At the beginning of last year when I heard the term “feminist” I only knew of the pigeonhole the movement had been forced into: bra-burners and men-haters. Through media, jokes, criticism, and misunderstandings, feminism has been construed into a patriarchy-smashing monster. I later discovered the full breadth of feminism, beyond the stereotypes. When people tell me that feminism is simply about sexism, I eagerly engage in conversation. I want to share that feminism encompasses so much more than gender inequality— it is about everyone’s equality.
According to Kwok Pui-Lan, women make up half of all oppressed groups. Thus, the battle for gender equality is inseparable from issues of race, ethnicity, class, sexual orientation, and all other facets of human identity that lead to oppression. I also believe that coming to this understanding can lead to greater change in society. It is from all these aspects of human identity that people can find a commonality to build upon.
As the womanist theologian M. Shawn Copeland stated, “not difference, but indifference, ignorance, egoism, and selfishness are obstacles to solidarity”. The only way to overcome these obstacles is to engage in dialogue. This is my hope for my articles in Fempowerment—sparking conversation and causing people to think twice about established institutions and social systems. However, these conversations have to be had with the right people. It is of the utmost importance that dialogue is initiated between oppressors and the oppressed. And not just between men and women, but between white women and women of color.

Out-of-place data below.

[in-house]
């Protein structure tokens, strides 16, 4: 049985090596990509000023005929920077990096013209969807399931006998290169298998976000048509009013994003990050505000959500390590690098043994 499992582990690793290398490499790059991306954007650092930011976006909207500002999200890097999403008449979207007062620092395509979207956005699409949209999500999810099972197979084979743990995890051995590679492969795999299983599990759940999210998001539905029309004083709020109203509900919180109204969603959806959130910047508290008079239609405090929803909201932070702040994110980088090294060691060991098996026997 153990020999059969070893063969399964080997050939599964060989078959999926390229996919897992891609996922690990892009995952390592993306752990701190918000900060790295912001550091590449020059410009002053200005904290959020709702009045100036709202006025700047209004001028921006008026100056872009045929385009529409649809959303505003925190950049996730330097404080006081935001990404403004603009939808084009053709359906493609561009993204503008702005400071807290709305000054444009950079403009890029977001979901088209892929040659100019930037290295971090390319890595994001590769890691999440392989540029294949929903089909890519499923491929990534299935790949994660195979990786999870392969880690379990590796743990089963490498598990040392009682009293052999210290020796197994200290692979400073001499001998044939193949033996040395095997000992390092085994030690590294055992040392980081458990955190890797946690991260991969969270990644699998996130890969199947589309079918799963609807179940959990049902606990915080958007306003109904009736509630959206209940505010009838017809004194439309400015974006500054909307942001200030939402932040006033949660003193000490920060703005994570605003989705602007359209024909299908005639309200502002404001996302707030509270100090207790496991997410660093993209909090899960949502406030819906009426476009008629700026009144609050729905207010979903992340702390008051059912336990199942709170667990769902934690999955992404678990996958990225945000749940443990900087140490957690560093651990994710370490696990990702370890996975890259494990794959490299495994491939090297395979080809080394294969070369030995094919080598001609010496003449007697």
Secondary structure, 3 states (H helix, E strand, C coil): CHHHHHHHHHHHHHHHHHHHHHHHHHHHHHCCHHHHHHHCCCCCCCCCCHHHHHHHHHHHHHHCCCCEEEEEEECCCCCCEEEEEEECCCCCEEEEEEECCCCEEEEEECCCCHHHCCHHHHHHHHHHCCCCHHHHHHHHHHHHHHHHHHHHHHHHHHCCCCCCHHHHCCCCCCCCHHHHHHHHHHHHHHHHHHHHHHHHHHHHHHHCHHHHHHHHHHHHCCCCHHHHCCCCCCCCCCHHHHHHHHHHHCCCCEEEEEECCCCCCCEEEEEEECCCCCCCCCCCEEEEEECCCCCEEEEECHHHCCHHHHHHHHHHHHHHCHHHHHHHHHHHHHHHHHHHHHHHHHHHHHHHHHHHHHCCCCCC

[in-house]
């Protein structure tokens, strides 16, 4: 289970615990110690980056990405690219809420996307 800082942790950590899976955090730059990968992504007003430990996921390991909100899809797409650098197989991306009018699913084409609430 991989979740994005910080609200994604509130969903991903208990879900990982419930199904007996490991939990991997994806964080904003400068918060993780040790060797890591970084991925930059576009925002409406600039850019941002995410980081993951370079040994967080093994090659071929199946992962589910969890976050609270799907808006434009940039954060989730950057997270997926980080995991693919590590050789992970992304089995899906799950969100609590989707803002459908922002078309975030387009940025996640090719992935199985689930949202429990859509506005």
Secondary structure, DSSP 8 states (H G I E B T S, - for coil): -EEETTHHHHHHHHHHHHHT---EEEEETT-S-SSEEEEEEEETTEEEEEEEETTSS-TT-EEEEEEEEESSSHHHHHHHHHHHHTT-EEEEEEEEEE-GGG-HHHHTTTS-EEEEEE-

Feminism is about analyzing in depth everything in society that we perceive as natural or normal. For these normalizations are our oppressions. So yes, I call myself a person who believes in full equality, who dreams of oppression’s absence, and who wants all individuals to flourish—I am a feminist.